Glendale Primary School in the northern suburbs of Perth is, probably like many other primary schools around town, nestled into quiet suburbia surrounded by quiet streets, parkland and ovals. One look and it’s clear: this location is pure bliss for anyone keen to ride to school.
Which is why it wasn’t a surprise that the bike parking area was filled to the brim with all sized, shaped and coloured bicycles on our recent visit to the school to teach bicycle skills. Or was it? The PE teacher Tanya, who had previously invited us to run the course, said otherwise. Usually not that many children ride to school and it was the fact that the she had organised the training that suddenly everybody rode to school. We like it!
Interestingly our visit was targeting the years 4, 5 and 6 how to ride safely wouldn’t have been unusual. But the racks were STACKED with bicycles and even the younger years, who didn’t even participate in the bicycle classes, were riding to school. All because they heard about the training.
So why is it even necessary to do bicycle education at school when everybody is already riding? Firstly, it is necessary because usually kids aren’t riding to school. The average distance primary school aged children travel from home to school is 4 kilometres or less. An easy distance to travel by bike. But by car it is a blip on the radar for any parent who needs to drive to work. And that’s the core of the problem. The short distance in which you can safely drop of junior at school is just a small diversion. Why not quickly do it and make sure they get where they meant to go?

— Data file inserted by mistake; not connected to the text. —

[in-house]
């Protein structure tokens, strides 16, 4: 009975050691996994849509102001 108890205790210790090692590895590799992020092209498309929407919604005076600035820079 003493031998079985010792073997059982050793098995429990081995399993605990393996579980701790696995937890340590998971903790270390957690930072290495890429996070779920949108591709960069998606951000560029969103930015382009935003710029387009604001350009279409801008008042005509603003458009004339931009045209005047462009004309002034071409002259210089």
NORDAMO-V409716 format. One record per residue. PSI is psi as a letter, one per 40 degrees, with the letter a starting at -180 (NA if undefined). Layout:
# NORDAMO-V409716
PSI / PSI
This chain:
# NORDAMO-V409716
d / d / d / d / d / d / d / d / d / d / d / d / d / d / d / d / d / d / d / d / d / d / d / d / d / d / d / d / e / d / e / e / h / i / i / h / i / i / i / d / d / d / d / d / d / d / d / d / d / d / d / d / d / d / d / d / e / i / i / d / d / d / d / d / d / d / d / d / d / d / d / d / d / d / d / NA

The impact of riding to school is immense: a healthier, more engaged and alert student because they used active transport, a student who took ownership and responsibility of getting from A to B, a student who is a lot more familiar with their neighbourhood, understands the risks along the way and knows which ones to tackle and which ones to avoid.
Tanya is on the ball and two years after we ran our first bicycle education program through the City of Stirling, we were back with the goal to equip students with safe riding skills. Anyone can ride fast, but not everyone can ride safely. Being able to control the bike in difficult situations, being able to survey what’s around you and make decisions on speed and distance is key. Plus, games on bicycles, which teach and practice all of these skills are fun.
Glendale’s year 6 students looked familiar, just with longer limbs and yes, they did still remember the basics of fitting a helmet, mounting a bicycle and loved a good slow race. That’s a lie. Kids hate slow races. But being able to ride slowly and balance on the bike is a fundamental skill and that’s why we do it!
The bicycle training highlights that there are always a few kids – even in year 6 – who have never learned how to ride a bicycle. With the training they have the opportunity to do so with a coach by their side, which boosts confidence.
As the students bring their own bicycles to school the training also points a spotlight at the safety and maintenance levels of kids bicycles. Deflated tyres, rusty chains and faulty breaks are common and so are bicycles that have become too small for the child to ride on. All of these discoveries, whilst frustrating for students, are essential to unearth, point out and flag with parents. Riding safely also means having safe equipment and what better way to ensure this is happening by pointing it out?
We absolutely loved teaching the bicycle training and can’t wait to be back. For those who don’t want to wait for their school to organise a customised training can enrol their child into our upcoming school holiday workshop.